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Cold soba noodles are perfect for the hotter summer months, serving as a great refreshing meal at any time of the day. I can just imagine being in Obuse in the summer, after spending a day roaming the town’s far out temples and quiet side streets and stopping in at this soba restaurant for a light lunch. The restaurant channels that zen vibe from the moment you walk in, with the bubbling water fountain at the entrance, the straw tatami mats in the seating area, the simple calligraphy based art, and the rustic, traditional hand crafted pottery pieces decorating the place. It’s like the perfect retreat.
Aikawa is not what it used to be. Once a shining beacon of light in the West Island sushi scene (okay, maybe that’s an exaggeration), Aikawa brought a sort of sophistication to the Japanese cuisine relative to the other places around here. Serving primarily Japanese fusion, the place definitely does not stick to the rules and has no qualms about serving items such as
Just as we walked into Imadake, a large group was leaving. Sent off with surprisingly loud yells of “arigotou gozaimashita” – thank you in Japanese – we were immediately made aware that this was a real, as authentic as it gets kind of Japanese pub. All around us, groups of laughing, tipsy diners were egged on to do shots and chug their drinks by waitresses dressed in school-girl type kilts and thigh highs. The atmosphere is loud and convivial, definitely a good spot to check out if you’re in the mood to be around a lot of people, drink some good Japanese beer and eat tapas style typical to the izakaya way.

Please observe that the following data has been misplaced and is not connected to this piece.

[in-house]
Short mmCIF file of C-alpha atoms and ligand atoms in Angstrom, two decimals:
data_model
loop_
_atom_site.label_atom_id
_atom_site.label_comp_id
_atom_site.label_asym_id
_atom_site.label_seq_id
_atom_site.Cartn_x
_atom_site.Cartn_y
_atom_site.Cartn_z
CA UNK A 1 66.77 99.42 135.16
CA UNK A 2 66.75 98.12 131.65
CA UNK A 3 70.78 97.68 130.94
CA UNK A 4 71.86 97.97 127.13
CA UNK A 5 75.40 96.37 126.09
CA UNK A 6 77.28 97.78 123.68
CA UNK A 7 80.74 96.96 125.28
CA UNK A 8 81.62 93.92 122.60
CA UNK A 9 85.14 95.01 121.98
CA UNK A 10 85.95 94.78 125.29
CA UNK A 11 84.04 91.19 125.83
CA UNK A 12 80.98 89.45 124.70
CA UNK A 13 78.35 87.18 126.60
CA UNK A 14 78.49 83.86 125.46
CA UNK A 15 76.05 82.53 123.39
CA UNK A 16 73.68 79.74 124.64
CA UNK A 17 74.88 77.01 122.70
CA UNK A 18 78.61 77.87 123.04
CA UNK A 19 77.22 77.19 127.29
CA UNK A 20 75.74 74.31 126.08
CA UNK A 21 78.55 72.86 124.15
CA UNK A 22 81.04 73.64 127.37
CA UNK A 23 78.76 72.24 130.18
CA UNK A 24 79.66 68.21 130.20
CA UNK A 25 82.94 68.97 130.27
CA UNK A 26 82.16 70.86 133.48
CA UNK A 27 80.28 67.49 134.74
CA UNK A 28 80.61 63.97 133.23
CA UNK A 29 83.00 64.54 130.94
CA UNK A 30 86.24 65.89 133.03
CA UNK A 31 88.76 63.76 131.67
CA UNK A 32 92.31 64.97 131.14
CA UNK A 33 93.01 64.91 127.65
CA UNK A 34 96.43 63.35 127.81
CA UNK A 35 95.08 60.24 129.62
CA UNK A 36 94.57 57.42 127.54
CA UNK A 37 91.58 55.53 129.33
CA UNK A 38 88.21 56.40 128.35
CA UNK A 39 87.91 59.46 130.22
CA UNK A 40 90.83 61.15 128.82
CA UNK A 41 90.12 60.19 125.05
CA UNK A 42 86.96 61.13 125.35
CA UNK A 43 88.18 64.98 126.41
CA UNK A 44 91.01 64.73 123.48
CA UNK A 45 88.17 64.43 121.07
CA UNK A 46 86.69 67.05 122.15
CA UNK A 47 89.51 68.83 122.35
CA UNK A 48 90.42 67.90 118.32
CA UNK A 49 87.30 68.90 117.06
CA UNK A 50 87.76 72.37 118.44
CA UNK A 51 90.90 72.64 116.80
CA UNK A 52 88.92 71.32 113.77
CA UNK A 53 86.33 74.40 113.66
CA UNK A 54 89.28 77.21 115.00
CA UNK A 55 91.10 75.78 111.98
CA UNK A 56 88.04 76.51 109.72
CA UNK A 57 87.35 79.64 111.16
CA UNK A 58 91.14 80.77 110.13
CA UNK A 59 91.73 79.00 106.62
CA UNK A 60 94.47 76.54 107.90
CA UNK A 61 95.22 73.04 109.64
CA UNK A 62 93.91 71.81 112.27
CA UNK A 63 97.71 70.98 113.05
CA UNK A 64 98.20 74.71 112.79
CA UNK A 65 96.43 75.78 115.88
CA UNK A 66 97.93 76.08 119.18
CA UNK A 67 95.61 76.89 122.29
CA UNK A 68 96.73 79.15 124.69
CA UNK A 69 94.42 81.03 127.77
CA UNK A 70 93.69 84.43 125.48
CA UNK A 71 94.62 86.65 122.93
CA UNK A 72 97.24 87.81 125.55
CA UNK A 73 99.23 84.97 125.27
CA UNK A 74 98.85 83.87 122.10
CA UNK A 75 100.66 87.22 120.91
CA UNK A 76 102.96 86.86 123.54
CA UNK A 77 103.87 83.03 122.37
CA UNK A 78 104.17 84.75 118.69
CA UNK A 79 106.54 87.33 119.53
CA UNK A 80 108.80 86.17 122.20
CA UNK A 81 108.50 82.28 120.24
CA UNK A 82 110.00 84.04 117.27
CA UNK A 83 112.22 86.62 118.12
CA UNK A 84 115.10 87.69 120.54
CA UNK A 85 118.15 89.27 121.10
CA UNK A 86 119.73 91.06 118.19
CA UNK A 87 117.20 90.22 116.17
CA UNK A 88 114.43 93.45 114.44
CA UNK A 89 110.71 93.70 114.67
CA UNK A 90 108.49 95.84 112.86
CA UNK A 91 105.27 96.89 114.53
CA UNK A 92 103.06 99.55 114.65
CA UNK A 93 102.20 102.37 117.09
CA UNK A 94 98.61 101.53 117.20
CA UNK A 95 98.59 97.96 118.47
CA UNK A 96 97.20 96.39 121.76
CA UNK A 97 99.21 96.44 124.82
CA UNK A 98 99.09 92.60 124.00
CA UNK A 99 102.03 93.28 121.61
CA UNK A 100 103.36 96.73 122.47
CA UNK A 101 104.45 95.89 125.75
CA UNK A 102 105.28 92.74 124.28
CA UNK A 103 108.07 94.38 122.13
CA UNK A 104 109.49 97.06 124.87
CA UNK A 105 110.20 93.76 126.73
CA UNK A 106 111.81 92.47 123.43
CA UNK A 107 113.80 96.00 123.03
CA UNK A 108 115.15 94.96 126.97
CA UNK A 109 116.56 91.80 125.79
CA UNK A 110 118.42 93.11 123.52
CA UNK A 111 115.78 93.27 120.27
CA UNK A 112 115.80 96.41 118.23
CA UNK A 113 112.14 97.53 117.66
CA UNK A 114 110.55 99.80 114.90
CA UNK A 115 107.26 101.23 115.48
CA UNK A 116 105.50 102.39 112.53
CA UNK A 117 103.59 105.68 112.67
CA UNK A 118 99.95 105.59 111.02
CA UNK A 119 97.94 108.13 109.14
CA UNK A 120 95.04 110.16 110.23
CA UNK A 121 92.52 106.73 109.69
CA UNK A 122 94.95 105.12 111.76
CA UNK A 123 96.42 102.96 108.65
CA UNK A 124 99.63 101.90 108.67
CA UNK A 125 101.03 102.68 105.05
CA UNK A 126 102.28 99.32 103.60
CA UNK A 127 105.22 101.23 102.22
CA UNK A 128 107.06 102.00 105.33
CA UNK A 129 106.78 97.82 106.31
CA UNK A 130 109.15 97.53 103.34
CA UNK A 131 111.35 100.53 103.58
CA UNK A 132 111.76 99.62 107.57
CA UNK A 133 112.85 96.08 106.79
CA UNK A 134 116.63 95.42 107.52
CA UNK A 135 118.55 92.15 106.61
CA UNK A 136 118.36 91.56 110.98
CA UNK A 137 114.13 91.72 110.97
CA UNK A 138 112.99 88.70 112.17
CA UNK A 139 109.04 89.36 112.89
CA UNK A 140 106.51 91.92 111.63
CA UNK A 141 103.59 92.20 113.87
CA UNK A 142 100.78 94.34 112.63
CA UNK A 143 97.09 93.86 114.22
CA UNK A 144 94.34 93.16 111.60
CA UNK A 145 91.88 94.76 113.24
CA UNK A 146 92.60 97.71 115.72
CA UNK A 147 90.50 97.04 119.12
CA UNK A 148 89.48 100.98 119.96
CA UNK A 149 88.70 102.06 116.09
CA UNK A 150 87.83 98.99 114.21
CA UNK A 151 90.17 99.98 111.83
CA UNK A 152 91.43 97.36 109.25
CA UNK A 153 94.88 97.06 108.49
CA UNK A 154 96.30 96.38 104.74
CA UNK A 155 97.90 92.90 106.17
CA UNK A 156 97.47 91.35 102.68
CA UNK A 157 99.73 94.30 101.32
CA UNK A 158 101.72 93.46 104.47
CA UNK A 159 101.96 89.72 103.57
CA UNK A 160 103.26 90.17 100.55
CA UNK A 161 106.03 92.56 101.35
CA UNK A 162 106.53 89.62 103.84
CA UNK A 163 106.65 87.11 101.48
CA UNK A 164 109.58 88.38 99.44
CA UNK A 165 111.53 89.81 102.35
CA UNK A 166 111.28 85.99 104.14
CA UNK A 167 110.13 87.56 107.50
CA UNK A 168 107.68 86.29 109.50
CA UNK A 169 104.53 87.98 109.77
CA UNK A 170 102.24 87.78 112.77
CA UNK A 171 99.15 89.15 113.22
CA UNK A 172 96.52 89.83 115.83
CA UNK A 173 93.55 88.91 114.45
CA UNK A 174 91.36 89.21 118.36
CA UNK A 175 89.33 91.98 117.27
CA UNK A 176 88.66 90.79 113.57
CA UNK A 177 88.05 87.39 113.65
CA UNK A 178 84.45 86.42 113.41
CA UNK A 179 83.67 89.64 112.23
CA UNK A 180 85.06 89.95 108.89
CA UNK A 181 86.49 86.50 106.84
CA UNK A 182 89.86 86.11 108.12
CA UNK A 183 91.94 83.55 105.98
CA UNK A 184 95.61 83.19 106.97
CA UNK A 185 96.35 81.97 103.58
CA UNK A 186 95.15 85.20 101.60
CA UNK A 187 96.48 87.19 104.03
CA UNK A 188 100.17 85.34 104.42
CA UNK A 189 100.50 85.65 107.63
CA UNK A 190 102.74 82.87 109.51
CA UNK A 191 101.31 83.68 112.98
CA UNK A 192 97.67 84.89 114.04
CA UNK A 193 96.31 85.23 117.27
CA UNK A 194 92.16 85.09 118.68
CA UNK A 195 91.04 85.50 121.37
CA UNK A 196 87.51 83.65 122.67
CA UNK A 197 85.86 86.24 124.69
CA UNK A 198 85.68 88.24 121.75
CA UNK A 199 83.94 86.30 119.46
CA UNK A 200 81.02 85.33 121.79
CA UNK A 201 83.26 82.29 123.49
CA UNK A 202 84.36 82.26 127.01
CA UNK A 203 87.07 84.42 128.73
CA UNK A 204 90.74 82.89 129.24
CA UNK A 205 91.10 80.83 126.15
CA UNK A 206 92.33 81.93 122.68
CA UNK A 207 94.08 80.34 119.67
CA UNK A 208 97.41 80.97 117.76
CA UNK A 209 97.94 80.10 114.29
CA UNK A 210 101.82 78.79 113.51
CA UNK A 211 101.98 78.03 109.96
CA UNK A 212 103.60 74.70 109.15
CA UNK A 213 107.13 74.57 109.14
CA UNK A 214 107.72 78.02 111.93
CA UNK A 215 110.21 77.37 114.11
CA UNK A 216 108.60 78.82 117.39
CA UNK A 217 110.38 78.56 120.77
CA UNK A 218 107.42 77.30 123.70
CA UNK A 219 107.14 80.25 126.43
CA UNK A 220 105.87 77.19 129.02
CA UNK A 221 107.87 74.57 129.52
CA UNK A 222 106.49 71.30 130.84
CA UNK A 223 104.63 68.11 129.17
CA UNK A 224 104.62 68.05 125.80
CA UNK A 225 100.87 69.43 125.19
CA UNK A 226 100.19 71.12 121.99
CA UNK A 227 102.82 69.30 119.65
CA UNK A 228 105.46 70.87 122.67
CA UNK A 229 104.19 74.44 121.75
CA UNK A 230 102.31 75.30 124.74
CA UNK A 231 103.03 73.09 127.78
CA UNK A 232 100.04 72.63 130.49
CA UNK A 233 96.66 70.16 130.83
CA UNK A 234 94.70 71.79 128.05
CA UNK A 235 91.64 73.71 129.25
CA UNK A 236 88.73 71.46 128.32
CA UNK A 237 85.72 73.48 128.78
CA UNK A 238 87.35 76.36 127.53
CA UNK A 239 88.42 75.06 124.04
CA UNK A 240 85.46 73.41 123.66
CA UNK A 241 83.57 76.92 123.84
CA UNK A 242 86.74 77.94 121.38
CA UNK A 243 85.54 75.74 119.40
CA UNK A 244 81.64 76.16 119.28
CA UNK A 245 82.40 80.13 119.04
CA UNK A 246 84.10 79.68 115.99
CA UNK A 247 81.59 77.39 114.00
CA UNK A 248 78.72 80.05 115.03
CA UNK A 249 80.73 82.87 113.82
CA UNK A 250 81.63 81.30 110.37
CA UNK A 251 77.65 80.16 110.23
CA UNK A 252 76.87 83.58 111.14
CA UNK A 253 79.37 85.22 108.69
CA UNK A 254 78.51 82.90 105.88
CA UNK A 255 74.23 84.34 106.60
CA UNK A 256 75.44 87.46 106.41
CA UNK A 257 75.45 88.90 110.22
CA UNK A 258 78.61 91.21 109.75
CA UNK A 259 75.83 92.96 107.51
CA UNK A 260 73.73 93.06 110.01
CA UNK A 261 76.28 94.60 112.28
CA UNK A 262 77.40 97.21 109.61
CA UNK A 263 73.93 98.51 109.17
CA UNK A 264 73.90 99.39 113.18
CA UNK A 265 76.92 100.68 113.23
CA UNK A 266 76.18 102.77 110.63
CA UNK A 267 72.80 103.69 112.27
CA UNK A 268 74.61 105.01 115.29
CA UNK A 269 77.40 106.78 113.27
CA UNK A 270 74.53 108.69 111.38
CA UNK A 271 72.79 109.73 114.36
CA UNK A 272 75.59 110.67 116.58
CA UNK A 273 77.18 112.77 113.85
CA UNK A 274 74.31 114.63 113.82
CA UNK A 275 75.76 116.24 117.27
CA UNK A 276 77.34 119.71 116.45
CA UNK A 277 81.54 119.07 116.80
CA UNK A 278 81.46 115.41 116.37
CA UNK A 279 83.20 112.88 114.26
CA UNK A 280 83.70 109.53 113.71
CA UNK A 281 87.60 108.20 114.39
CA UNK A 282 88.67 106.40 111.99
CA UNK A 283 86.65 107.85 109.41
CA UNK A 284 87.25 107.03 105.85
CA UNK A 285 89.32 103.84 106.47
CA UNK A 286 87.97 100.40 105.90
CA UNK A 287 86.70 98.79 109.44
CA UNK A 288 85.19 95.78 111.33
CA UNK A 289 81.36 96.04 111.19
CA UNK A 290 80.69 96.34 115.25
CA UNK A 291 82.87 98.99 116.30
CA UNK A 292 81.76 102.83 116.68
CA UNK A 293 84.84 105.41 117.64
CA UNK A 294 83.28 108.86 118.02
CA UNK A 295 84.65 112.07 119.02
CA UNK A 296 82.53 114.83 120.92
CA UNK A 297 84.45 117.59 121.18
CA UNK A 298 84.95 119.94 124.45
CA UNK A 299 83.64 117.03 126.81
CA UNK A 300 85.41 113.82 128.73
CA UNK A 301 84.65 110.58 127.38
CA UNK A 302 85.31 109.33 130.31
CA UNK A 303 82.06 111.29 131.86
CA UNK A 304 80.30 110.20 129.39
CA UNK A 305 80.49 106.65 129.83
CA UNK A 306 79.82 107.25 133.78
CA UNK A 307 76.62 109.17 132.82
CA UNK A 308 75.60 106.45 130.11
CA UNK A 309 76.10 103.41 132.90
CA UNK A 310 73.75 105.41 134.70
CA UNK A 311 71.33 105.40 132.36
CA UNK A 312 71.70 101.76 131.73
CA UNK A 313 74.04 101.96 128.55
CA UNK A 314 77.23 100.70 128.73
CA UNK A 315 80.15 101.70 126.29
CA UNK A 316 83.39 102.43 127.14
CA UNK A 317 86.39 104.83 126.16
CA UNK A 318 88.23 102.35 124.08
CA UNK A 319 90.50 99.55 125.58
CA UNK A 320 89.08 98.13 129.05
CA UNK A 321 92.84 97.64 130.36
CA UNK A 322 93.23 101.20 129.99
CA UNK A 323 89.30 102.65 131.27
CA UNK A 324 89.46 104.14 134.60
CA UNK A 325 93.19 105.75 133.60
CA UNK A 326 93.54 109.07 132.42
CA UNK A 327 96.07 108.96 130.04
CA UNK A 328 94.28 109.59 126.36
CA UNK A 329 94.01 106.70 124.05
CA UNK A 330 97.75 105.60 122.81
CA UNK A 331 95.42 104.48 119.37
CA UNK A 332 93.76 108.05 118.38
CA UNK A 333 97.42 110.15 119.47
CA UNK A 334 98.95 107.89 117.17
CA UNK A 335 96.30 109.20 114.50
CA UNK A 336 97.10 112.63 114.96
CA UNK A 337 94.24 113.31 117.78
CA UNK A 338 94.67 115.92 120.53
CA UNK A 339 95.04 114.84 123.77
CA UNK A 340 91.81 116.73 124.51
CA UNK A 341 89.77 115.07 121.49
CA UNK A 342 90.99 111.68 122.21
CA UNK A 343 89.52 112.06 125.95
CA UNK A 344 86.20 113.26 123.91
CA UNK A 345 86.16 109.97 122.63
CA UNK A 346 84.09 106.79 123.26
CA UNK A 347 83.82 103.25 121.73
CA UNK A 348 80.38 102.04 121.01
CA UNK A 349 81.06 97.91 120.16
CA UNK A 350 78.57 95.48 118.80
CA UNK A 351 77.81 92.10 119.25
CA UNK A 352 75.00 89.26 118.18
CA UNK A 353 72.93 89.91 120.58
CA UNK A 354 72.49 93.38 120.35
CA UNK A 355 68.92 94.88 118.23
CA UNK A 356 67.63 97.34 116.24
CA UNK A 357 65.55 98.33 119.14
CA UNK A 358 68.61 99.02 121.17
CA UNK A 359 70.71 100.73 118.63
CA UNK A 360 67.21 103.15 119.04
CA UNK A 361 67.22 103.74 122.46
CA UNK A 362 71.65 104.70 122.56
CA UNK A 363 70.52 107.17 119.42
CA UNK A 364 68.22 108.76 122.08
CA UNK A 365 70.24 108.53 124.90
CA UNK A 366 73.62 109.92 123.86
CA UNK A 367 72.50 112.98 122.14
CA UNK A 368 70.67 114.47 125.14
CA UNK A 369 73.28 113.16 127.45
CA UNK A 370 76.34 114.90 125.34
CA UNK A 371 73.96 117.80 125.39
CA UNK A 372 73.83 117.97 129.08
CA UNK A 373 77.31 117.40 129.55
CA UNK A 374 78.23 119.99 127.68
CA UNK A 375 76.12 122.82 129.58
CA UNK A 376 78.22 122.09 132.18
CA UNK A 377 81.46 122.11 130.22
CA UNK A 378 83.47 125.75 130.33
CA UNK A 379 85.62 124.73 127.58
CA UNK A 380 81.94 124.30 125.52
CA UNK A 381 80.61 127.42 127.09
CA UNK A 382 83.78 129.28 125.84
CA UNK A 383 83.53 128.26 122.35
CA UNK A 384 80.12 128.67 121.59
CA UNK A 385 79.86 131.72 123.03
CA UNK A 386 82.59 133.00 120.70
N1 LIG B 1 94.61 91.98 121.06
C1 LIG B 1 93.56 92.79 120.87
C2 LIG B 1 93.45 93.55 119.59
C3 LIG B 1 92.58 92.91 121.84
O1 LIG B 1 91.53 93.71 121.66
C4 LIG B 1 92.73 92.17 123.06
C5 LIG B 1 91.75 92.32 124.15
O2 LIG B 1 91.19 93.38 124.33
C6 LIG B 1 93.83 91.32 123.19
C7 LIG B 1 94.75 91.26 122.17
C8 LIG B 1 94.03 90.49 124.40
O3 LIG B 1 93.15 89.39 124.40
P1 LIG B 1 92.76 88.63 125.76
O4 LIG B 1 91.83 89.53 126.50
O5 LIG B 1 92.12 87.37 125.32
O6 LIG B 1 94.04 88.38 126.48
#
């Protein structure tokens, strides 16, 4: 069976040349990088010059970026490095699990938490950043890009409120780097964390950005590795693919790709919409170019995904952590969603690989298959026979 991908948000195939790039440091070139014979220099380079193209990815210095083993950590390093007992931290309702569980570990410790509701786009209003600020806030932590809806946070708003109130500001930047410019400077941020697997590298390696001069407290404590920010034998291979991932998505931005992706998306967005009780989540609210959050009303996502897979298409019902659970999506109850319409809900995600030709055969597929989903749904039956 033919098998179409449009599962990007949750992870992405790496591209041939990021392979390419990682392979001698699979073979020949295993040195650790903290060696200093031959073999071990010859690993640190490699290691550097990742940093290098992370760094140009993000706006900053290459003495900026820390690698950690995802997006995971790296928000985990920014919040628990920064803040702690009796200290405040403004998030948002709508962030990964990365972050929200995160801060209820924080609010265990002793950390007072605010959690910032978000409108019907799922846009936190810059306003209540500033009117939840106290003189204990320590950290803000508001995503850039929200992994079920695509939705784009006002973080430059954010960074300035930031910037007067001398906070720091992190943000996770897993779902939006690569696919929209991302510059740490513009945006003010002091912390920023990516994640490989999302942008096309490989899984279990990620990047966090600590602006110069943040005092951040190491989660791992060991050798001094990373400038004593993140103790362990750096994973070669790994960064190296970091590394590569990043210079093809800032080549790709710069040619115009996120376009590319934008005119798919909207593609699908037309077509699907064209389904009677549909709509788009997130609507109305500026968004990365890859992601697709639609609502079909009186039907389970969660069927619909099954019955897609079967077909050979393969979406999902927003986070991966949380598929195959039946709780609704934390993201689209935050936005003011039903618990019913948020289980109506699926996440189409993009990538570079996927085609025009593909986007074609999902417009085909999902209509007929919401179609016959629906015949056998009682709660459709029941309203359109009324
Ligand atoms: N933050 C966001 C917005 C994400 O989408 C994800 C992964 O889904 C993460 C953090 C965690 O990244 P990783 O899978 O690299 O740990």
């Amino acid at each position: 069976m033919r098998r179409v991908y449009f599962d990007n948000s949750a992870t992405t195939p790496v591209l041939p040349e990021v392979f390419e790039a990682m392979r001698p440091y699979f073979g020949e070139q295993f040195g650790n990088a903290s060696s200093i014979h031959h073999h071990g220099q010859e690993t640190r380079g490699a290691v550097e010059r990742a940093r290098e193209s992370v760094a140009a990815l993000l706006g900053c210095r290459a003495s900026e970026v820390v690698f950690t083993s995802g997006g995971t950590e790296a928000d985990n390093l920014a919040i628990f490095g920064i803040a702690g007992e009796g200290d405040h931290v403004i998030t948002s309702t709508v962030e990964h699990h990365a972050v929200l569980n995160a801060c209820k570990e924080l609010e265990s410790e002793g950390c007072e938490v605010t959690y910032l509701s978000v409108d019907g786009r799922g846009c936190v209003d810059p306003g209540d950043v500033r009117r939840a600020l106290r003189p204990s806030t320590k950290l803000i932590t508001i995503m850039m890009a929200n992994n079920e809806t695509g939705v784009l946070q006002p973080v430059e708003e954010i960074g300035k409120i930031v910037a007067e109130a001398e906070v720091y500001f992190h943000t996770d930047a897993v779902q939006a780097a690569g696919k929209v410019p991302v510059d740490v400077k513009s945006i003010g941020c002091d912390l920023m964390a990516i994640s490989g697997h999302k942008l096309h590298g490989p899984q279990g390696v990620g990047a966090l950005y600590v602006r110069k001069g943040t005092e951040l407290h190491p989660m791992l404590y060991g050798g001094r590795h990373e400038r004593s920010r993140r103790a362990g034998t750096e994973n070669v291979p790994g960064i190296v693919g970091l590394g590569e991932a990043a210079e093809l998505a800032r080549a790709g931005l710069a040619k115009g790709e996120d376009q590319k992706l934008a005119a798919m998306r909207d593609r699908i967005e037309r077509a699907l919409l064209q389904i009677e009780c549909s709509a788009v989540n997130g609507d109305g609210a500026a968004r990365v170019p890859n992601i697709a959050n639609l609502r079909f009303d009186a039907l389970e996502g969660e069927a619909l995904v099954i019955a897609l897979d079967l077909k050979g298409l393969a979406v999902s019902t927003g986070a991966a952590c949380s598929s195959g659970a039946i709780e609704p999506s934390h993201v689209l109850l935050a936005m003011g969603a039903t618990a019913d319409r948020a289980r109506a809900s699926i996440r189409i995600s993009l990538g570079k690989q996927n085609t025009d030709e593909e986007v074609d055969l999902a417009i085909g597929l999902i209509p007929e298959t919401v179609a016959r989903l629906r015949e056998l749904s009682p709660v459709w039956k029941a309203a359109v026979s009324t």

The Sheraton Hotel (Lai-Lai Fan Dien) houses a number of renowned restaurants, including the Japanese Momoyama. Just a few steps away from the Shandao Temple MRT Station, the hotel is conveniently located. We ordered a set menu that included a variety of savory items, starting off with a sour vinaigrette salad with raw salmon and scallops which was really great – I loved it.
For lunch, we went to the Yamato restaurant for some Japanese cuisine. Whetting our appetites with a plate of crunchy marinated burdock roots, we eagerly waited for the the deluxe sashimi assortment. It was a nice mix of different elements that are harder to find as fresh in places like Montreal. The squid was very tender and chewy, the tuna and salmon melted in your mouth. As for the tempura shrimp, mushrooms, sweet potatoes and asparagus, each item was deep fried to perfection. The tea kettle soup was one of my favorites of the entire meal – it was tasty and full of nutrients, being composed of the juices of clams and mushrooms and a hint of lemon. Served piping hot, the tea kettle is served with a miniature cup that rests on top – you flip it down and use it to drink the broth out of. I thought it was a compact way to serve the dish and an aesthetically pleasing one too.
In North America, the term ‘buffet’ usually brings to mind a low brow, sort of pedestrian dining experience. Here, in Asia, it is quite the opposite. Some of the best restaurants in Taipei are buffet style – Shin Yeh is a good example. Offering all-you-can-eat Japanese cuisine, there is a wealth of foods and drink to choose from. At the drink bar, there is Calpis (sweet white colored drink), white and red wine, plum vinegar wine, sake, Taiwanese beer, fruit juices, hot and cold tea and coffee. There is a sashimi bar that includes the largest oysters I have ever seen, trays of fried rice, tempura shrimp and vegetables, soba noodles, stir fried oolong noodles, tea kettle soup, steamed eggs, sushi… the list goes on. The pictures speak for themselves.